We also counted the number of auctioneers in the following states and compared those numbers to the AuctionZip numbers, by state: Kentucky, Ohio, North Carolina, Alabama, North Dakota, Georgia, Tennessee and Texas. We chose these 8 states for no other reason than it was fairly straightforward to count via their state’s auctioneer licensing authority websites, and of course all these states license auctioneers. In states without licensing, it is almost impossible to gauge the number of auctioneers.

On February 12, 2010, we counted 15,833 licensed auctioneers (including all business entities) in these 8 states. As noted earlier, on that same day, AuctionZip listed 2,766 auctioneers from those 8 states.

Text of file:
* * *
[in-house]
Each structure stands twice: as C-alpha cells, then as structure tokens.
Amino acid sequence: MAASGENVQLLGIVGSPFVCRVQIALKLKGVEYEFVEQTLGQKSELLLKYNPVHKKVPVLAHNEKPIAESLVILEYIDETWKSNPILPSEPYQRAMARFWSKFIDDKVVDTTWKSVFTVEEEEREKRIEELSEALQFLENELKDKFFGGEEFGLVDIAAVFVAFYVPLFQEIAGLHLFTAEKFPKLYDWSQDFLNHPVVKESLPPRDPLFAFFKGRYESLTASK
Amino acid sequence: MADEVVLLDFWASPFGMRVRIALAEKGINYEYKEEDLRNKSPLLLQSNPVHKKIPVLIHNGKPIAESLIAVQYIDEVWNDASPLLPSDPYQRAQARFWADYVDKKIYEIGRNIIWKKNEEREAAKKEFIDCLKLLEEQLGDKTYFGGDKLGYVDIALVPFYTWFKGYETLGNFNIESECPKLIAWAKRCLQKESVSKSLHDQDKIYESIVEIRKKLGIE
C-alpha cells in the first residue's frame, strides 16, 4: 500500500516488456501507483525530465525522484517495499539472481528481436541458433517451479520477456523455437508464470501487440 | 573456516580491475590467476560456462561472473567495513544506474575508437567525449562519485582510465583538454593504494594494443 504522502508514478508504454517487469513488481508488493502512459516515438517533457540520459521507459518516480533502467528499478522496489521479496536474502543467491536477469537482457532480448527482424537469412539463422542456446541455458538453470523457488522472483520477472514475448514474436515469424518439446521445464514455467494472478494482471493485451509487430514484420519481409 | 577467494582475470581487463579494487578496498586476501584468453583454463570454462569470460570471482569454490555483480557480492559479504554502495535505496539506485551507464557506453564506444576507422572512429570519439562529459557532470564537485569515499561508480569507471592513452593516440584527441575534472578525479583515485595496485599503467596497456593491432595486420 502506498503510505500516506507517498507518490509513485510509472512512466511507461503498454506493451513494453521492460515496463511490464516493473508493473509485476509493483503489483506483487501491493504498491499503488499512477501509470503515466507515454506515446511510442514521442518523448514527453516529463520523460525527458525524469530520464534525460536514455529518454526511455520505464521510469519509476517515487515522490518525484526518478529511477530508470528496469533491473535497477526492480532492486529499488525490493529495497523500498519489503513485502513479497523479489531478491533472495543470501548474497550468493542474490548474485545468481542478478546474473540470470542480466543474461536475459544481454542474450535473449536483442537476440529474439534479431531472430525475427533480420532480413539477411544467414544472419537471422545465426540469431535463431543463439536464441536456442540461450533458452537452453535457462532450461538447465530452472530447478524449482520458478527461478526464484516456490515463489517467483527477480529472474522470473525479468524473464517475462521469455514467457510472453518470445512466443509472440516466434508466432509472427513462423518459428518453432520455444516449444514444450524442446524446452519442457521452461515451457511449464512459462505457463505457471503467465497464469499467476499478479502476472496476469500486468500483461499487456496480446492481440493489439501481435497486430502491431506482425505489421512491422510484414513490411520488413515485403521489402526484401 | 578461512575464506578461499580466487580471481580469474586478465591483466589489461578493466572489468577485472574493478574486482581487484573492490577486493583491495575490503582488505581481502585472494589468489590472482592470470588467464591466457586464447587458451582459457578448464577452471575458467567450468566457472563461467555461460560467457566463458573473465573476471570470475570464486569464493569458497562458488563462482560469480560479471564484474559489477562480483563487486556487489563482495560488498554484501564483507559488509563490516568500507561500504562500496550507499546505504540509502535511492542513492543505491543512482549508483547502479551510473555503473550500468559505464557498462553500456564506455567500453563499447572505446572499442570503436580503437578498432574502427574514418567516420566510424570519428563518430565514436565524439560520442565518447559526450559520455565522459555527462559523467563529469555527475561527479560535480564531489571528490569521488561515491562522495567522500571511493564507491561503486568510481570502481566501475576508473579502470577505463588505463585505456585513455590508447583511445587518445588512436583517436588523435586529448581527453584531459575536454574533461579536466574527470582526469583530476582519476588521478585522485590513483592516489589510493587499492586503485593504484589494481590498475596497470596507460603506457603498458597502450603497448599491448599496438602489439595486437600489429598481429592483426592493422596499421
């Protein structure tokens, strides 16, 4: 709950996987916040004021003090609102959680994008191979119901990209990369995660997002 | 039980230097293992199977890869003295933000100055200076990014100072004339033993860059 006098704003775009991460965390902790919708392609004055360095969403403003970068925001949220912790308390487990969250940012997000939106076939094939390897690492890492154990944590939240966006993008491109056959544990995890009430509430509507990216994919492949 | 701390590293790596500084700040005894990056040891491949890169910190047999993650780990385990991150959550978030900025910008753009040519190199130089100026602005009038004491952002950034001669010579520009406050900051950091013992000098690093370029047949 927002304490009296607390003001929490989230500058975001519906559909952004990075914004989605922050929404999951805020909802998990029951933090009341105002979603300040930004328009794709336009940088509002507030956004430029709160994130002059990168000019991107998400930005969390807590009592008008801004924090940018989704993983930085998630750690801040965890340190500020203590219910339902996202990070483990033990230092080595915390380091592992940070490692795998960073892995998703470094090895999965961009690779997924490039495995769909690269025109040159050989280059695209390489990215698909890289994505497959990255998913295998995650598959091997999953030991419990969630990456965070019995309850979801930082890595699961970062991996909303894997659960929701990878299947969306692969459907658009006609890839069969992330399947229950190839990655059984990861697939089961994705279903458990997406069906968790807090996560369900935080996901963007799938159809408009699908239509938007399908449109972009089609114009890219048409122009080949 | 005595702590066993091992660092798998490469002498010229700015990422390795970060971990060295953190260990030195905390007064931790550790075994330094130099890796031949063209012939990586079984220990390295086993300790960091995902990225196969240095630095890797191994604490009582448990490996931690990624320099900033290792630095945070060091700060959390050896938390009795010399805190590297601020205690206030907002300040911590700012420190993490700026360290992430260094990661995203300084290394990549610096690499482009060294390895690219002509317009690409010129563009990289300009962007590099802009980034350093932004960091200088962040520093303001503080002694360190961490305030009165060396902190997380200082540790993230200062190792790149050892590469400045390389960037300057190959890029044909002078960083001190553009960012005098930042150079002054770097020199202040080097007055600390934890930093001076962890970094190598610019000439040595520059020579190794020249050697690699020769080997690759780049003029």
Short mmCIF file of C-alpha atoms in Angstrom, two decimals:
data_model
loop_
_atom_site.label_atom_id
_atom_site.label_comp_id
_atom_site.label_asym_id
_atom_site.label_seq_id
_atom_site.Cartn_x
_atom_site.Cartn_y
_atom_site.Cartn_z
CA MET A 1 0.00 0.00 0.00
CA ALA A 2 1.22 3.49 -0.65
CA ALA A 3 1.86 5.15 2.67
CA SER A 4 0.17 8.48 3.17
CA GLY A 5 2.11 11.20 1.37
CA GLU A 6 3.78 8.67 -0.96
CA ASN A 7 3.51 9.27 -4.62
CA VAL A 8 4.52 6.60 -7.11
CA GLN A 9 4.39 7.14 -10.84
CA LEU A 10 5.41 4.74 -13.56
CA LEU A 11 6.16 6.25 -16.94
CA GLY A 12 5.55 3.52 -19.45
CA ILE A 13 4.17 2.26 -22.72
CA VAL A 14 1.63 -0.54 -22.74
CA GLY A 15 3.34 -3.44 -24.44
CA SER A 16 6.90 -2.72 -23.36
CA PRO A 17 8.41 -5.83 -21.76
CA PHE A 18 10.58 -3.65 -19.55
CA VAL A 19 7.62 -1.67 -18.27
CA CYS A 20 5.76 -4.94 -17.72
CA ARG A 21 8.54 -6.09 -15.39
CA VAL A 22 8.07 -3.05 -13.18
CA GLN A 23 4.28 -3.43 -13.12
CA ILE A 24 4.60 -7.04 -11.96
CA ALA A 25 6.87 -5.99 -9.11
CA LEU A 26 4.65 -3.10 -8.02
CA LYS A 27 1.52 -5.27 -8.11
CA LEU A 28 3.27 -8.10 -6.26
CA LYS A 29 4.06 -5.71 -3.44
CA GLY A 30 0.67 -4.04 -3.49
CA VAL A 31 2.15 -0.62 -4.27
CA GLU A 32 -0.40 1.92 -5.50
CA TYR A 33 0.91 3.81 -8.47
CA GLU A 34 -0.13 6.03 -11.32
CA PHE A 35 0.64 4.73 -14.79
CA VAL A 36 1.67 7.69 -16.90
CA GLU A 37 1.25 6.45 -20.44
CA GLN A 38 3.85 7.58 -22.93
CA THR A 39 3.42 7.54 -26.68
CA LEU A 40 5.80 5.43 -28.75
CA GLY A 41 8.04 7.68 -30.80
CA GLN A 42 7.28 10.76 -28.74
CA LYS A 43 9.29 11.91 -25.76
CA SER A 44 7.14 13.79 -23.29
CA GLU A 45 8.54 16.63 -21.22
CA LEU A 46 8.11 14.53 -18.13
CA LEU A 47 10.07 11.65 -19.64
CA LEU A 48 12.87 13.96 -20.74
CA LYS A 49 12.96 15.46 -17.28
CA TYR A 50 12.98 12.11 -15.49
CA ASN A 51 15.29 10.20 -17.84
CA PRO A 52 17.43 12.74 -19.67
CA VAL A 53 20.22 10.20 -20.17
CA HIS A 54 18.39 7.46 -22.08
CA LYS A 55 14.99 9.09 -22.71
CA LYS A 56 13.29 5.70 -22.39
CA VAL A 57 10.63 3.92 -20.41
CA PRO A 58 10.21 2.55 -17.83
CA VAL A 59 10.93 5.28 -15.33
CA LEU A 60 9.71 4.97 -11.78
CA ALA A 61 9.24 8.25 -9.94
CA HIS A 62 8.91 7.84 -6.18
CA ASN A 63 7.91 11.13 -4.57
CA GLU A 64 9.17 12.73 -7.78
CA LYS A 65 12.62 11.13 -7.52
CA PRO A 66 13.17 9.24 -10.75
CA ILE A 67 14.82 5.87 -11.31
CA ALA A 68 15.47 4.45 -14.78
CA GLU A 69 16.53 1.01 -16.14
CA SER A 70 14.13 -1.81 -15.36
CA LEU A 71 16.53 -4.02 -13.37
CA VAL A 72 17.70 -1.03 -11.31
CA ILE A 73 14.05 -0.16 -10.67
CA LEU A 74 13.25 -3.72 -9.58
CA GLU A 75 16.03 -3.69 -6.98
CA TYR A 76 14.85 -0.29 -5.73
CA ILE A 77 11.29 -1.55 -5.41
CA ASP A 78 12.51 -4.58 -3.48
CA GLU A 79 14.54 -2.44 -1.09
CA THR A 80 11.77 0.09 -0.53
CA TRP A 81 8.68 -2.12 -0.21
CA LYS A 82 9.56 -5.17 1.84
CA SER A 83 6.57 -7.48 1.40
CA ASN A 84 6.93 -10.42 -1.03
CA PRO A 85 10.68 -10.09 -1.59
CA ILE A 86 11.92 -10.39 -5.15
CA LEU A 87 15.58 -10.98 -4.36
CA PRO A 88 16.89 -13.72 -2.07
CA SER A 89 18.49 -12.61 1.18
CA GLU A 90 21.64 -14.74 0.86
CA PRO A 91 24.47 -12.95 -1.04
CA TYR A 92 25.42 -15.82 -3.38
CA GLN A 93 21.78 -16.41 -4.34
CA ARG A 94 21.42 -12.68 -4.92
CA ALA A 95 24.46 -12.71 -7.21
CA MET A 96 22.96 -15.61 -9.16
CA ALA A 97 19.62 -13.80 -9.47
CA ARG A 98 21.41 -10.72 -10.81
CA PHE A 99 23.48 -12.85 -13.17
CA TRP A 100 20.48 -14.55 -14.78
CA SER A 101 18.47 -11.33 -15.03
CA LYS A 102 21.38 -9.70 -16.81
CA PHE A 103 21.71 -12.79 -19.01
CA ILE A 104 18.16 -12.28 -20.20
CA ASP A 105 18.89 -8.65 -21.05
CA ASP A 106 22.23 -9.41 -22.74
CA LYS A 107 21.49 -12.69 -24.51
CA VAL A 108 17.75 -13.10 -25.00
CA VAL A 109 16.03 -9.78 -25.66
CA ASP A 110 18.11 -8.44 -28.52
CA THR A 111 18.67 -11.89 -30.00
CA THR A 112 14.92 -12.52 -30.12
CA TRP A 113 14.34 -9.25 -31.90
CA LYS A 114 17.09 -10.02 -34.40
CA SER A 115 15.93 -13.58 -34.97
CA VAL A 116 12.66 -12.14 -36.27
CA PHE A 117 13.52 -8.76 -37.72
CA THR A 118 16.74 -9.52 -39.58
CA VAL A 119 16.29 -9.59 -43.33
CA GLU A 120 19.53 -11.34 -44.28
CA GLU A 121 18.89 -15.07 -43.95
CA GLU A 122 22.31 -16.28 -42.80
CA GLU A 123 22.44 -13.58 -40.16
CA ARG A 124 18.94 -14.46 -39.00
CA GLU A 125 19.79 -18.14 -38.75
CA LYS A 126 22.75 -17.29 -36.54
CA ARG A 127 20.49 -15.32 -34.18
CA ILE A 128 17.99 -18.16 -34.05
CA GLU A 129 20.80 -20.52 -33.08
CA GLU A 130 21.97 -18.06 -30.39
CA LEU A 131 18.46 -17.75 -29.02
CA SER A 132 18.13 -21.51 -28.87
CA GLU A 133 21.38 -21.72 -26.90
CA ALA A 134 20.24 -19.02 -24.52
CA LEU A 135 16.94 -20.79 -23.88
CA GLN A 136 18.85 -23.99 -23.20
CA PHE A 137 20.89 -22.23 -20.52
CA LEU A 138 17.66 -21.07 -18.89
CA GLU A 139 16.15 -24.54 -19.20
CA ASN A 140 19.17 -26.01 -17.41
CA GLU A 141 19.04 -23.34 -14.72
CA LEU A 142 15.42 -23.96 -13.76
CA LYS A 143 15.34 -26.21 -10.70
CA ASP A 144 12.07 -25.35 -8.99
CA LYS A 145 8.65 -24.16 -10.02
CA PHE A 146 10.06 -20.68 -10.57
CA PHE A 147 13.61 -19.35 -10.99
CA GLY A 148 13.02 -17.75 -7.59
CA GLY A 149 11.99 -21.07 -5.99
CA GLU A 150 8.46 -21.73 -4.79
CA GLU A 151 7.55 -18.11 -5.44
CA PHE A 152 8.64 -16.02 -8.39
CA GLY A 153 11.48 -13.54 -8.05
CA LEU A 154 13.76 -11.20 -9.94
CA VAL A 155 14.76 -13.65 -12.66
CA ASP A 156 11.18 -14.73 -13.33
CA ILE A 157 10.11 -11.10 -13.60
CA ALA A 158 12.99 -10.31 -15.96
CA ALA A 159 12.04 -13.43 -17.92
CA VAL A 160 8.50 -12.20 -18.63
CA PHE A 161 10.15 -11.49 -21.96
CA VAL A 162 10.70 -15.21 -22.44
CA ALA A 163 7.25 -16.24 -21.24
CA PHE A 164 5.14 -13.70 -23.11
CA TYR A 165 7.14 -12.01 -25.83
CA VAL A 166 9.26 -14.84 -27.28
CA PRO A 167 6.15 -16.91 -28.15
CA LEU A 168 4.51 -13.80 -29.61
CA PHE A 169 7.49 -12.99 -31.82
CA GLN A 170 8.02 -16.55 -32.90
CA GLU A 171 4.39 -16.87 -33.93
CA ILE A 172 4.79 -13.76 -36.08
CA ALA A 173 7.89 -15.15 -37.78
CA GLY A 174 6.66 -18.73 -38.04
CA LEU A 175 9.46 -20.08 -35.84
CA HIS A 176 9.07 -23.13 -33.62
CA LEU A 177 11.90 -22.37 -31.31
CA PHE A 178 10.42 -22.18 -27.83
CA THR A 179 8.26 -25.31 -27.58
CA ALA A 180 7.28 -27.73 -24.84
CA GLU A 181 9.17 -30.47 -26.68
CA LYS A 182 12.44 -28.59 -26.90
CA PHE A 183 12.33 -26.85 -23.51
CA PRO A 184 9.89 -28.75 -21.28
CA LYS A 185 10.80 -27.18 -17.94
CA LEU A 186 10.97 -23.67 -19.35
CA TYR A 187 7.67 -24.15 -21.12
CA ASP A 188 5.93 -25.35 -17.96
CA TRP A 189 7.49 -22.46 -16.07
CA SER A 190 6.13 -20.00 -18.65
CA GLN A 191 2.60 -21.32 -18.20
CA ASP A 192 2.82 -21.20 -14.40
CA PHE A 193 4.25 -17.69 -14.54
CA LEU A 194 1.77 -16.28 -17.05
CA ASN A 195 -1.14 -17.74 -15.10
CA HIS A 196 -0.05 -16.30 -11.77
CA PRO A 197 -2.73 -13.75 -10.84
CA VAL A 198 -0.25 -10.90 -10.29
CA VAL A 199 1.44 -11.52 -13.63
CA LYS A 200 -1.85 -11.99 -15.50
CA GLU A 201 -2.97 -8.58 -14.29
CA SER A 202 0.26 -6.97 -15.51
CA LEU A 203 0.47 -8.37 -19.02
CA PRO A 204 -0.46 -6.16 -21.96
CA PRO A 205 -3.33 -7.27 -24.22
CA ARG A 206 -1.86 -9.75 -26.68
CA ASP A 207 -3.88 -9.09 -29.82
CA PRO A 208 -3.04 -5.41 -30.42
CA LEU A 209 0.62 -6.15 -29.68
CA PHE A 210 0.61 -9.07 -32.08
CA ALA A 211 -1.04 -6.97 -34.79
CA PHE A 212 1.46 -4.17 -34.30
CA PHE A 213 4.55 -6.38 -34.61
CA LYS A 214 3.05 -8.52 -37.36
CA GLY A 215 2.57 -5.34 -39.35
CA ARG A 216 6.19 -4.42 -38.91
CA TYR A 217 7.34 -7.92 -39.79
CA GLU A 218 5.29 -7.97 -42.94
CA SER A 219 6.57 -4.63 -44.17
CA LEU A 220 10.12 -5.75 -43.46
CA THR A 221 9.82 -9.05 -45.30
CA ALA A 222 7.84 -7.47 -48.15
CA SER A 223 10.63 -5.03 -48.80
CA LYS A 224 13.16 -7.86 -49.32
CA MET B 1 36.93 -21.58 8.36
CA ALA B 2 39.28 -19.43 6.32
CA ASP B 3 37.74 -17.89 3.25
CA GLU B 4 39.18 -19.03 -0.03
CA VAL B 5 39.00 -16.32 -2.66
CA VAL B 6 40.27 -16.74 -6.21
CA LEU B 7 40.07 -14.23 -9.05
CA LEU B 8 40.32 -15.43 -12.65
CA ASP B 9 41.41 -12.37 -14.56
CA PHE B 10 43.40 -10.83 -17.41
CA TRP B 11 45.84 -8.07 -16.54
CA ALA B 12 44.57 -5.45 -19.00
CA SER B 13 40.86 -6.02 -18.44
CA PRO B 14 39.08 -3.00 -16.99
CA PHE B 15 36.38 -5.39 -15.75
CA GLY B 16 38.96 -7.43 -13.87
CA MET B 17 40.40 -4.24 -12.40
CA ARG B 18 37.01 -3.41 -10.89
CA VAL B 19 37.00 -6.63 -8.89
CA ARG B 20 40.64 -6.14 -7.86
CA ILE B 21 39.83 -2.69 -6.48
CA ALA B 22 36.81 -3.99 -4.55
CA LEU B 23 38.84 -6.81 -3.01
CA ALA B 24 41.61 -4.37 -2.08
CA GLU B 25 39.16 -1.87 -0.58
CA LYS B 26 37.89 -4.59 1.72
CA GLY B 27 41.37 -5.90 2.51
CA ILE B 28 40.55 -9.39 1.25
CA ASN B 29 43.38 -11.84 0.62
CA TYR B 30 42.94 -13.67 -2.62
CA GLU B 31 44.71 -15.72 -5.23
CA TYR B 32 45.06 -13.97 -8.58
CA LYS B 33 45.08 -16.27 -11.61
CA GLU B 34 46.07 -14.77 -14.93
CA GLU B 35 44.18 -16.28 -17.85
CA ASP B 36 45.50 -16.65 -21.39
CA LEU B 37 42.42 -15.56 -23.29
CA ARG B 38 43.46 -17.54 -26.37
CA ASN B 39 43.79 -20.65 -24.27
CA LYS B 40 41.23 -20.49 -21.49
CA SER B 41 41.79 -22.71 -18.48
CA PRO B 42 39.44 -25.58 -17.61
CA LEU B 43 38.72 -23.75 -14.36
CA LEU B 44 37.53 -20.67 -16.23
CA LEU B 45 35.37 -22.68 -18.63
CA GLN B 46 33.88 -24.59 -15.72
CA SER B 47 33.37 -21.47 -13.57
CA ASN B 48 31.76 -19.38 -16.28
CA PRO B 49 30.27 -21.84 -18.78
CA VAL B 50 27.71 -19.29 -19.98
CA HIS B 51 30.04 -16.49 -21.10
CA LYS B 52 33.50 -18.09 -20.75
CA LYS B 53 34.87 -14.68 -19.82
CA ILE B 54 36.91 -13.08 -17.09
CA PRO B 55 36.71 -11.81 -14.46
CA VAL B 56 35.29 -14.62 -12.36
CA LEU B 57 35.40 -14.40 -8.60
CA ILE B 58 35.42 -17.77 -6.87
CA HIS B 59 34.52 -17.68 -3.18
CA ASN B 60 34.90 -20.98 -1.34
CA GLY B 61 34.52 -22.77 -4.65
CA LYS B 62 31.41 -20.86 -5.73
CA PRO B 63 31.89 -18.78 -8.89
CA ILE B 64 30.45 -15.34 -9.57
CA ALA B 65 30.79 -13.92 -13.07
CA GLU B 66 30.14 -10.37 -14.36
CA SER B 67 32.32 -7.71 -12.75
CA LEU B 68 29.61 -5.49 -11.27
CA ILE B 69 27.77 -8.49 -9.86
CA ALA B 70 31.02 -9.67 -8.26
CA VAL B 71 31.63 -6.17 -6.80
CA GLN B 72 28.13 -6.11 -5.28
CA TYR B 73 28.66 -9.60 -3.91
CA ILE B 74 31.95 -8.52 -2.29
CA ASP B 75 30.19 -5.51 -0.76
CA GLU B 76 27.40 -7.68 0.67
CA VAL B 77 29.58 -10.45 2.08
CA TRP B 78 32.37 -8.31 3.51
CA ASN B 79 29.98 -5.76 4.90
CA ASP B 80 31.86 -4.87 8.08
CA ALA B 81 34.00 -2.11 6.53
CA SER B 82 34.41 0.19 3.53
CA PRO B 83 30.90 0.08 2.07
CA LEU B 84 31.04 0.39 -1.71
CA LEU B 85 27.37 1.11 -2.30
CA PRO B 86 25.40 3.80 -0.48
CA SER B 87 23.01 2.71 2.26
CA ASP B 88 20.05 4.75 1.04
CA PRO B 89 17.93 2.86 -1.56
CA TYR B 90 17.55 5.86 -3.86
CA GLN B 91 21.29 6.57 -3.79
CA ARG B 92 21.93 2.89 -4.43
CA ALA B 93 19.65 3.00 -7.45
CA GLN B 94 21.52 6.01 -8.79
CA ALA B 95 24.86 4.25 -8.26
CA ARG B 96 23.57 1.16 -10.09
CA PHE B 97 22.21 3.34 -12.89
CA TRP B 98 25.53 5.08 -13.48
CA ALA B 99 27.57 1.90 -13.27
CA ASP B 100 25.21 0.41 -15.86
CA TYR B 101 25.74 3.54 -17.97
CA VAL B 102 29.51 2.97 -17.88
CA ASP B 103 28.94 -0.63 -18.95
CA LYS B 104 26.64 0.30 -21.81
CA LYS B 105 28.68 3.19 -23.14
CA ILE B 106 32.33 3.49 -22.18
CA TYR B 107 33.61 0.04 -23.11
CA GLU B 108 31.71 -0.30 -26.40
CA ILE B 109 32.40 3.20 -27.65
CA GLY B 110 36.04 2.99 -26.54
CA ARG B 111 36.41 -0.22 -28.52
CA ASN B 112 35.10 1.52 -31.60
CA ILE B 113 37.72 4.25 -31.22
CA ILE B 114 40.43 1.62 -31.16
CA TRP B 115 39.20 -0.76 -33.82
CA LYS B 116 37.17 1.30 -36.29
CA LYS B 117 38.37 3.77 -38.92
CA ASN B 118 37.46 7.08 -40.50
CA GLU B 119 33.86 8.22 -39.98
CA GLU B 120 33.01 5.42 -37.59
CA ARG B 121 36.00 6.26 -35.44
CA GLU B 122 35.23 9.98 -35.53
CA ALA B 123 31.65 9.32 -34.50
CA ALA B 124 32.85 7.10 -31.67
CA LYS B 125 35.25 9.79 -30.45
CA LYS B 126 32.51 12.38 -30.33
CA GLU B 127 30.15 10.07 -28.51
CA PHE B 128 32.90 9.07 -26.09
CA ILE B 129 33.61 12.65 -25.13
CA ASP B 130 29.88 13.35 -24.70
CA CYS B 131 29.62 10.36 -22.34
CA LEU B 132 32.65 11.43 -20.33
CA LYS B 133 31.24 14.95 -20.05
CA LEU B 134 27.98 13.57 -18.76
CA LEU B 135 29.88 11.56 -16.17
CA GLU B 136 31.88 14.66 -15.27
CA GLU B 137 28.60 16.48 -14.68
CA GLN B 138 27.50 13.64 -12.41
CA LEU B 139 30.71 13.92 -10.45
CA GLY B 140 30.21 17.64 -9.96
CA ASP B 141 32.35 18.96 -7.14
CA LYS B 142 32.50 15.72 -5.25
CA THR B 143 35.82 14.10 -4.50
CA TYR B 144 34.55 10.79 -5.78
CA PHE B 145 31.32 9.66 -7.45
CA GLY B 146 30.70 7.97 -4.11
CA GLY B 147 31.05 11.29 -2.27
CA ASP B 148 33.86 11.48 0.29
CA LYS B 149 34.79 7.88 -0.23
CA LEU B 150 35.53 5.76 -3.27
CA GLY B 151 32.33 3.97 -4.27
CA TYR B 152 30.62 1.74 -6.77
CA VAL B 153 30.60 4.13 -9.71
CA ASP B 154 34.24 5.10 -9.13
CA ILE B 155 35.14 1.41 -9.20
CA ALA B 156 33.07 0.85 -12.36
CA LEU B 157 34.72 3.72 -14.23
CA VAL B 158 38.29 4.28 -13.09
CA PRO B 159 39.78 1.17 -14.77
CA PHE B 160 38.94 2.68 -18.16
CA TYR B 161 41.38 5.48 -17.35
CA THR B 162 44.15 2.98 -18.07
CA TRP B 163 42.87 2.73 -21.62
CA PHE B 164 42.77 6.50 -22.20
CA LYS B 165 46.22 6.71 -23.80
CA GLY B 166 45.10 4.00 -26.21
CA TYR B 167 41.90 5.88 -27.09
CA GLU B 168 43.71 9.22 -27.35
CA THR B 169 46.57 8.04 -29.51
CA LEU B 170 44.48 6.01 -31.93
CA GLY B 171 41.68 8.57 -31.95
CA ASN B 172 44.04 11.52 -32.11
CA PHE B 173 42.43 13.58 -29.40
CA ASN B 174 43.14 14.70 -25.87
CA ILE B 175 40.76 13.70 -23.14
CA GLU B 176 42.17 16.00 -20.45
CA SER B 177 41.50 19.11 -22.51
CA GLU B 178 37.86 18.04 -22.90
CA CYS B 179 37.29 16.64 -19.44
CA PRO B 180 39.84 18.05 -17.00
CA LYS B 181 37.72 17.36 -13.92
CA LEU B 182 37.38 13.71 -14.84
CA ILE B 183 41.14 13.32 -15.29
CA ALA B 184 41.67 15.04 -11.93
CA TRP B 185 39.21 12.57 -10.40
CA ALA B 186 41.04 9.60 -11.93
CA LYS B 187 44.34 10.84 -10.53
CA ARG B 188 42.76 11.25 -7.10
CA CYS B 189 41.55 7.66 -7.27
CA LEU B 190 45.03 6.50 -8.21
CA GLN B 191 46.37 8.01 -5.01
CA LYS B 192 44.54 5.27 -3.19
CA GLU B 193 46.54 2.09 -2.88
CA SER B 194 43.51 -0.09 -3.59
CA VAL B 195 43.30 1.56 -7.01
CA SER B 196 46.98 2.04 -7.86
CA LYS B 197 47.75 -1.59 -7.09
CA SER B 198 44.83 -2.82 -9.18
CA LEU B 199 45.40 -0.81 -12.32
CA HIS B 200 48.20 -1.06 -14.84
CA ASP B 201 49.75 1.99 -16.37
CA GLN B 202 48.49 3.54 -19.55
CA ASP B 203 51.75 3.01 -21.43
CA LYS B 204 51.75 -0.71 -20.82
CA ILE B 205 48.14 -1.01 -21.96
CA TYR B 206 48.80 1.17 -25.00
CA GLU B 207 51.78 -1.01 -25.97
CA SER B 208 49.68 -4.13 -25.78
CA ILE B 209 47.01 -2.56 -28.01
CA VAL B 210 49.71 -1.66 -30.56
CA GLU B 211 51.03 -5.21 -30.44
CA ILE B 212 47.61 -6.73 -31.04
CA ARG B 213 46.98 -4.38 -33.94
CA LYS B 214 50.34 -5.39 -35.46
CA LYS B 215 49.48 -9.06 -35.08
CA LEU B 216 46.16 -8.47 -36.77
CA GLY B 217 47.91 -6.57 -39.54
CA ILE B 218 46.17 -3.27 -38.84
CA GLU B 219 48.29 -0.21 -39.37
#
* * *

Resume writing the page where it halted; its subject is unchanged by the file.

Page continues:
From these two numbers, we concluded that AuctionZip listed 17.5% of all auctioneers in these 8 states (2,766 / 15,833) = 0.1746984.

Since AuctionZip listed on February 12, 2010 a total of 17,871 auctioneers, and that seems to be about 17.5% of all auctioneers (based upon our sample), then we can take (17,871 / 0.175) and we get: 102,120 auctioneers.

Is 102,120 our number? It is not, as our counts for each state in our sample include some auctioneers who are licensed in more than one state. So, our overall count of auctioneers in our sample is high, because it counts some auctioneers twice or more.

A cursory search in some states seem to suggest about 20% of any state’s licensed auctioneers are from out of state, where that auctioneer is licensed (counted) elsewhere. In our sample of 8 states, if we reduced our count of each by this approximate 20%, we would have 12,666 instead of 15,833.

A cursory search of AuctionZip’s site suggest that their total changes very little, as most state listings are made up of about 95% auctioneers from that particular state.